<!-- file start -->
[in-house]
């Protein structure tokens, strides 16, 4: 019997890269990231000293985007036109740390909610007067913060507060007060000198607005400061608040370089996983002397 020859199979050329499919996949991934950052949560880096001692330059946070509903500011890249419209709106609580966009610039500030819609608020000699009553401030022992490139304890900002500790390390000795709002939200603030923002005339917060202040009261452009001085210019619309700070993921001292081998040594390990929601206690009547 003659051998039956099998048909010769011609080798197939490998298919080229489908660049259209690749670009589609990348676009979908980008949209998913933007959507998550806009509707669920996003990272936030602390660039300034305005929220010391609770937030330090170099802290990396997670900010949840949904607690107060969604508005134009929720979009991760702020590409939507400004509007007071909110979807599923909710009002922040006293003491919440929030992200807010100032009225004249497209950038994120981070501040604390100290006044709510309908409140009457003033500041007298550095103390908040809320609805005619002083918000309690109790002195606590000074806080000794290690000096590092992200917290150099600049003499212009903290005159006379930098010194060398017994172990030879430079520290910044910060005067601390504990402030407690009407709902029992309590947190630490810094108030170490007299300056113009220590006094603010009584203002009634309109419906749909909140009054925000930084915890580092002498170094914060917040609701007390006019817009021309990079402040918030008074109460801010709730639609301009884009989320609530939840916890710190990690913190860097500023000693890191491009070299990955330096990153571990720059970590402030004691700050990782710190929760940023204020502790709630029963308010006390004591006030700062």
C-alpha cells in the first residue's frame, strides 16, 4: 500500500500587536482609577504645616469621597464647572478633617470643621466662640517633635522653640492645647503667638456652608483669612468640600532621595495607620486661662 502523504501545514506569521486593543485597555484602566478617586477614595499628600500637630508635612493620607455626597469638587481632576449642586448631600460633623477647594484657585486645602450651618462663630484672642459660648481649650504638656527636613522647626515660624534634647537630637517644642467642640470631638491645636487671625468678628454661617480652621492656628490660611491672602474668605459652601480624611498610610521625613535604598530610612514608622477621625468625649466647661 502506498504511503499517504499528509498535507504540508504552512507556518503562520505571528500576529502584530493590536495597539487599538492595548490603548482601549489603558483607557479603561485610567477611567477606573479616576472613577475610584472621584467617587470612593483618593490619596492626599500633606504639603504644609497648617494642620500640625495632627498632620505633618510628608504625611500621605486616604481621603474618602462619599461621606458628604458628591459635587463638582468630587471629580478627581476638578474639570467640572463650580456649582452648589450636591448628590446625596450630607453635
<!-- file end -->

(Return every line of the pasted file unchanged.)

[in-house]
């Protein structure tokens, strides 16, 4: 019997890269990231000293985007036109740390909610007067913060507060007060000198607005400061608040370089996983002397 020859199979050329499919996949991934950052949560880096001692330059946070509903500011890249419209709106609580966009610039500030819609608020000699009553401030022992490139304890900002500790390390000795709002939200603030923002005339917060202040009261452009001085210019619309700070993921001292081998040594390990929601206690009547 003659051998039956099998048909010769011609080798197939490998298919080229489908660049259209690749670009589609990348676009979908980008949209998913933007959507998550806009509707669920996003990272936030602390660039300034305005929220010391609770937030330090170099802290990396997670900010949840949904607690107060969604508005134009929720979009991760702020590409939507400004509007007071909110979807599923909710009002922040006293003491919440929030992200807010100032009225004249497209950038994120981070501040604390100290006044709510309908409140009457003033500041007298550095103390908040809320609805005619002083918000309690109790002195606590000074806080000794290690000096590092992200917290150099600049003499212009903290005159006379930098010194060398017994172990030879430079520290910044910060005067601390504990402030407690009407709902029992309590947190630490810094108030170490007299300056113009220590006094603010009584203002009634309109419906749909909140009054925000930084915890580092002498170094914060917040609701007390006019817009021309990079402040918030008074109460801010709730639609301009884009989320609530939840916890710190990690913190860097500023000693890191491009070299990955330096990153571990720059970590402030004691700050990782710190929760940023204020502790709630029963308010006390004591006030700062």
C-alpha cells in the first residue's frame, strides 16, 4: 500500500500587536482609577504645616469621597464647572478633617470643621466662640517633635522653640492645647503667638456652608483669612468640600532621595495607620486661662 502523504501545514506569521486593543485597555484602566478617586477614595499628600500637630508635612493620607455626597469638587481632576449642586448631600460633623477647594484657585486645602450651618462663630484672642459660648481649650504638656527636613522647626515660624534634647537630637517644642467642640470631638491645636487671625468678628454661617480652621492656628490660611491672602474668605459652601480624611498610610521625613535604598530610612514608622477621625468625649466647661 502506498504511503499517504499528509498535507504540508504552512507556518503562520505571528500576529502584530493590536495597539487599538492595548490603548482601549489603558483607557479603561485610567477611567477606573479616576472613577475610584472621584467617587470612593483618593490619596492626599500633606504639603504644609497648617494642620500640625495632627498632620505633618510628608504625611500621605486616604481621603474618602462619599461621606458628604458628591459635587463638582468630587471629580478627581476638578474639570467640572463650580456649582452648589450636591448628590446625596450630607453635